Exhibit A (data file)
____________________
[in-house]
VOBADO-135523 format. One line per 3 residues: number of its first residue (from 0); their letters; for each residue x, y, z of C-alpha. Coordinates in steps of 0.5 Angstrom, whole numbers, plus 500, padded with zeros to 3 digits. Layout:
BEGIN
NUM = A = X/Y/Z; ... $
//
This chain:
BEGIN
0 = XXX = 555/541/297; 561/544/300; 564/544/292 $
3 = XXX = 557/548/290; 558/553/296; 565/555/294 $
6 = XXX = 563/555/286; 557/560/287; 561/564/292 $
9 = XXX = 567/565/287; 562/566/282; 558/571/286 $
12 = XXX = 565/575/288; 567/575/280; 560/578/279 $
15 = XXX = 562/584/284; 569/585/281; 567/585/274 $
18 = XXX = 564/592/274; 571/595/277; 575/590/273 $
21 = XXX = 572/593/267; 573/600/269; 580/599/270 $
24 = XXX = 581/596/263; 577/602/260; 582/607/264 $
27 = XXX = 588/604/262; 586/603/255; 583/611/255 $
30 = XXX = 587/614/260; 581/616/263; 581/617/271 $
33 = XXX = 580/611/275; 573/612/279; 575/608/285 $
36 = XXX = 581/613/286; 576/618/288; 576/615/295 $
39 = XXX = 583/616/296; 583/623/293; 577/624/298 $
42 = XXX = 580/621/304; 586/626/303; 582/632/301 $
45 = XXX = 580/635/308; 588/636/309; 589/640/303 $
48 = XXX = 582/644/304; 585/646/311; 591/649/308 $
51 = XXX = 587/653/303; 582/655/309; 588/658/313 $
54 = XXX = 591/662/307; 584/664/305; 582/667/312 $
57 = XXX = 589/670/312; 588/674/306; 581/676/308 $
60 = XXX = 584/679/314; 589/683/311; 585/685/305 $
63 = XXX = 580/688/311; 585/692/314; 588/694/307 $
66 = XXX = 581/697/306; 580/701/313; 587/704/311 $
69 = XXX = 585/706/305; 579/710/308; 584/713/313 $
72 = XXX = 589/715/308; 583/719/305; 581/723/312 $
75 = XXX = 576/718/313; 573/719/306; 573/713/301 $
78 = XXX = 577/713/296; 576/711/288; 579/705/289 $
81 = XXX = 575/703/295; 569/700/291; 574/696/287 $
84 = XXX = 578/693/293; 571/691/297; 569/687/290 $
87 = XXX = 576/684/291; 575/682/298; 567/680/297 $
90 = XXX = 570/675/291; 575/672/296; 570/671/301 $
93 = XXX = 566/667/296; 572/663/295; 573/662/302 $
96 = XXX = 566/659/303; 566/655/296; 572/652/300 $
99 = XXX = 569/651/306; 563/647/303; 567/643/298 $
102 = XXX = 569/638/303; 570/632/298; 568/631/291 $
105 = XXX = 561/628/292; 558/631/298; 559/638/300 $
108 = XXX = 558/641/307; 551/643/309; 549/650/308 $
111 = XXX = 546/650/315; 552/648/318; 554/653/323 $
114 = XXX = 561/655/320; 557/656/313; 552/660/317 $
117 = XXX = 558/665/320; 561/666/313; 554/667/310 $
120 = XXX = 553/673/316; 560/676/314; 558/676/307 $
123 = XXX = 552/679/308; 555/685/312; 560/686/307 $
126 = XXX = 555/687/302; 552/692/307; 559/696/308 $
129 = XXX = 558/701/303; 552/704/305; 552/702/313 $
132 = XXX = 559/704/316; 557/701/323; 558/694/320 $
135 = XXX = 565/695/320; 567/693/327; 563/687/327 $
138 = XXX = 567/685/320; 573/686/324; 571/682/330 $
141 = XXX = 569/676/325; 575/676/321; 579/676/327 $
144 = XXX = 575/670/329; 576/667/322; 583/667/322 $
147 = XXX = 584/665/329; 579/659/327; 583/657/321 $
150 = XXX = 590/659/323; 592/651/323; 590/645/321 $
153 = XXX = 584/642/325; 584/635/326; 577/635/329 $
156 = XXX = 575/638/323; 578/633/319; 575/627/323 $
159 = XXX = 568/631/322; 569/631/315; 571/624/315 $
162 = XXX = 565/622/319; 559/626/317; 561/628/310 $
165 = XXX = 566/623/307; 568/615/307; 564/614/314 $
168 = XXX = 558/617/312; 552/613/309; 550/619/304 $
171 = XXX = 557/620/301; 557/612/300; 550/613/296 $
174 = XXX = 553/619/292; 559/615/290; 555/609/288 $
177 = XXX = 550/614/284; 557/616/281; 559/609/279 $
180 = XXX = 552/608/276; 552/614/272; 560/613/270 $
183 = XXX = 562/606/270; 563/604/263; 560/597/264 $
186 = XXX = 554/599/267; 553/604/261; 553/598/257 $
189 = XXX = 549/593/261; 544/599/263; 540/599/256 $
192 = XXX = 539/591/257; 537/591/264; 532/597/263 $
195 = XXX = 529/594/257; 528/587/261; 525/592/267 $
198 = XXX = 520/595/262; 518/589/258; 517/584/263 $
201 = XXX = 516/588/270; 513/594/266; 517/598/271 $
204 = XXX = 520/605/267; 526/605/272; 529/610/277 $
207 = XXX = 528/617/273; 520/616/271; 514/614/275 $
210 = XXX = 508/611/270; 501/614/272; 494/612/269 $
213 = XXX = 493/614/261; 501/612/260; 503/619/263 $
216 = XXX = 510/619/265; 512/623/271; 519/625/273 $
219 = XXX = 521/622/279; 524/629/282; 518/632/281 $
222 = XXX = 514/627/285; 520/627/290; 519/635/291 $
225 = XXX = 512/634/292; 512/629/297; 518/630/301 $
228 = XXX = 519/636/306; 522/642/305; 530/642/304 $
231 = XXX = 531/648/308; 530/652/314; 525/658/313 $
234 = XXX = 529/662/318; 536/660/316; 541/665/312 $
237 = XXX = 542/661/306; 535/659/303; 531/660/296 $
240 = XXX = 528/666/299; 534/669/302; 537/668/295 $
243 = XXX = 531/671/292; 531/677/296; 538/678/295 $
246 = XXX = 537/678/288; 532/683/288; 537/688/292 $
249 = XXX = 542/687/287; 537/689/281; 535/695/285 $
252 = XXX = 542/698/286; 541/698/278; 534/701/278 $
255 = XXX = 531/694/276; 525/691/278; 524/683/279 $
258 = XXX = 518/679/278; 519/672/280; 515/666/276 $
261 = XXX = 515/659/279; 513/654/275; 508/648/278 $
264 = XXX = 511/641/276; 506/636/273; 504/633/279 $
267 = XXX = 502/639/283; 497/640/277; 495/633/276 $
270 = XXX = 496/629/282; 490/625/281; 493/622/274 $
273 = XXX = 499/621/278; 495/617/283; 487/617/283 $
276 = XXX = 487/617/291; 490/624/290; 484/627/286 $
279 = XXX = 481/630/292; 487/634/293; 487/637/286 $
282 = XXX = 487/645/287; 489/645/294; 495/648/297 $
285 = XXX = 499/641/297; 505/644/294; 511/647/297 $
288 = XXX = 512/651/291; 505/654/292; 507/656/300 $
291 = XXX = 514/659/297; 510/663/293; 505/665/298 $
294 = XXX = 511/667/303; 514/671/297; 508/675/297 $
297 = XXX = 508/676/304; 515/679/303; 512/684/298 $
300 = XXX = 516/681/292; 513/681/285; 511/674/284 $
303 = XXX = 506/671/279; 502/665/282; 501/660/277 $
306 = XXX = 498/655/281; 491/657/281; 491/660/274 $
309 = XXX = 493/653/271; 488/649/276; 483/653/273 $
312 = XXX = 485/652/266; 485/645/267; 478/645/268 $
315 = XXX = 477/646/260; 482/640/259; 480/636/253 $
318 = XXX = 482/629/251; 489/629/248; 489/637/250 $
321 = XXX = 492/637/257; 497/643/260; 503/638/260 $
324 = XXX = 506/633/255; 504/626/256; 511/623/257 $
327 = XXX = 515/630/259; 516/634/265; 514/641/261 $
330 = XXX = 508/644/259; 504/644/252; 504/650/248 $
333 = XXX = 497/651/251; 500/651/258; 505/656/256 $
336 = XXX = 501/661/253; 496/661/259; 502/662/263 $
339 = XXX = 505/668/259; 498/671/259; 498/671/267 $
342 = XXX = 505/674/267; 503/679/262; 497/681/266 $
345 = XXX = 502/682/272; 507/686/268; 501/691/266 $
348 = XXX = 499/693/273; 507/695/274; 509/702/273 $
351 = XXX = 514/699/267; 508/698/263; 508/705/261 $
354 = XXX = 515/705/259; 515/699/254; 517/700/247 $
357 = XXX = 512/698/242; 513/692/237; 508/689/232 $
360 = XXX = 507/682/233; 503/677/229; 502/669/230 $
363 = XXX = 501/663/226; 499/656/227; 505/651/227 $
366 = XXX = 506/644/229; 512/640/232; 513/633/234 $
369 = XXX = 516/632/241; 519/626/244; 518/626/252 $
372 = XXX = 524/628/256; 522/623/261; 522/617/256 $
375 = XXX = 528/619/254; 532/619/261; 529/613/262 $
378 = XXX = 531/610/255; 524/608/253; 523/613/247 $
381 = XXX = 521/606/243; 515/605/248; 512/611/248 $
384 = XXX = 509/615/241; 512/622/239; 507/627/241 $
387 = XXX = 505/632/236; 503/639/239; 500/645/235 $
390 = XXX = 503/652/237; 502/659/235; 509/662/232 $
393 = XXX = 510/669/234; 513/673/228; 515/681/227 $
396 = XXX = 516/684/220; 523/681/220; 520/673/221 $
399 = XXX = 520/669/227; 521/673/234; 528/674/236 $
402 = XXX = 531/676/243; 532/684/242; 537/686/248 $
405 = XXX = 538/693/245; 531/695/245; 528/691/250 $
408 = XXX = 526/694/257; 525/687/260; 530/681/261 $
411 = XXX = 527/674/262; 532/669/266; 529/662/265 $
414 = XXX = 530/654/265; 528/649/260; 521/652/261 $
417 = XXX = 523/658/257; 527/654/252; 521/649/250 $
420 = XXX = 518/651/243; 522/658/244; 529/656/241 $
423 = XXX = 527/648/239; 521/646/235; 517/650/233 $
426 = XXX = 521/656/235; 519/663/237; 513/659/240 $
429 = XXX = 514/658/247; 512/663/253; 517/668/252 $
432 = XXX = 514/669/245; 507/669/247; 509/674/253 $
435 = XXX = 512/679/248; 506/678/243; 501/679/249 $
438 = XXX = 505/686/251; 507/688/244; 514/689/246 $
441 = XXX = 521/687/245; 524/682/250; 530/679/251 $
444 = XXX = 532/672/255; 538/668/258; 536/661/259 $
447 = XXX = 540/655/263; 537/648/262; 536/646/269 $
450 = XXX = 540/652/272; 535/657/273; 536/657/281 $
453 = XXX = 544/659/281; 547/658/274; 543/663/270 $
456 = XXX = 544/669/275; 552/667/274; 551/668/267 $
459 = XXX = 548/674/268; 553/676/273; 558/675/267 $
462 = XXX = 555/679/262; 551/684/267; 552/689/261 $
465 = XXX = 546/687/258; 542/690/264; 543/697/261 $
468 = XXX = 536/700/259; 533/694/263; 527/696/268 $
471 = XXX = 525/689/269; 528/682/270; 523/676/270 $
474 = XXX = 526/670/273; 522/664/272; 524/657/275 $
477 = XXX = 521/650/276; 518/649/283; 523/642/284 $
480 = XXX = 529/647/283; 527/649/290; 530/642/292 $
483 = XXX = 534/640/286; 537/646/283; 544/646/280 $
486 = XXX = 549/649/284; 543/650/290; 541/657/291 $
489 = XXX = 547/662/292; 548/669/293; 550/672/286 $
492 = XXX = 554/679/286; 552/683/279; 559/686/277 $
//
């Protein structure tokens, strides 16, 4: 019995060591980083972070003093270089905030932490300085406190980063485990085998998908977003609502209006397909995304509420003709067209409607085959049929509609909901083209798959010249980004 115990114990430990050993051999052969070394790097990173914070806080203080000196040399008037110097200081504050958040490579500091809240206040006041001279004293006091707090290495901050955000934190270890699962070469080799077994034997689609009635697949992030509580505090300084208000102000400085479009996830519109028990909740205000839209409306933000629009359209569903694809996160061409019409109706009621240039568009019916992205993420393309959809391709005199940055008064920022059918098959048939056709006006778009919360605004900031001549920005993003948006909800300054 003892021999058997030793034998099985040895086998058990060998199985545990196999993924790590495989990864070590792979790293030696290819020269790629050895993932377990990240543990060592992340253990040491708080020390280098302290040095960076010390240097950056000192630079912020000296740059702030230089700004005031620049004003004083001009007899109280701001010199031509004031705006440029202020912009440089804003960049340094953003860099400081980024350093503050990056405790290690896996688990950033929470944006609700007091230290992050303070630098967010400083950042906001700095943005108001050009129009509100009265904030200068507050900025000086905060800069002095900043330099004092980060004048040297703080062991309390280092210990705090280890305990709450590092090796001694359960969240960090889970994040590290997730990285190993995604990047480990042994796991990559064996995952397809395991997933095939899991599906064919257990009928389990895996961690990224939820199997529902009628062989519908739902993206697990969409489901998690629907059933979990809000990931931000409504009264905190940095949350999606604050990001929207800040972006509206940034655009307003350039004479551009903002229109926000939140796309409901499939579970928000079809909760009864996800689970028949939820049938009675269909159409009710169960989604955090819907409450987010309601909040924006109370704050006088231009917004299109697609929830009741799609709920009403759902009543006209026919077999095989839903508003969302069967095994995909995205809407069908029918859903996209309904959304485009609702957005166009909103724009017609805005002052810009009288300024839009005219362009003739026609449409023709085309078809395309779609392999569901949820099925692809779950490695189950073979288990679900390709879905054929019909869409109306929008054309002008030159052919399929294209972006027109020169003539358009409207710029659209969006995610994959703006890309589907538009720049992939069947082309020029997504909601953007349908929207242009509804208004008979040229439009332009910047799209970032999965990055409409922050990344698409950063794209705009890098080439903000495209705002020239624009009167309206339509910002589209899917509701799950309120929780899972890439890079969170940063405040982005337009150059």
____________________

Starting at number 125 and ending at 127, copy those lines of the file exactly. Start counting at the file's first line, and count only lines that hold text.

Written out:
351 = XXX = 514/699/267; 508/698/263; 508/705/261 $
354 = XXX = 515/705/259; 515/699/254; 517/700/247 $
357 = XXX = 512/698/242; 513/692/237; 508/689/232 $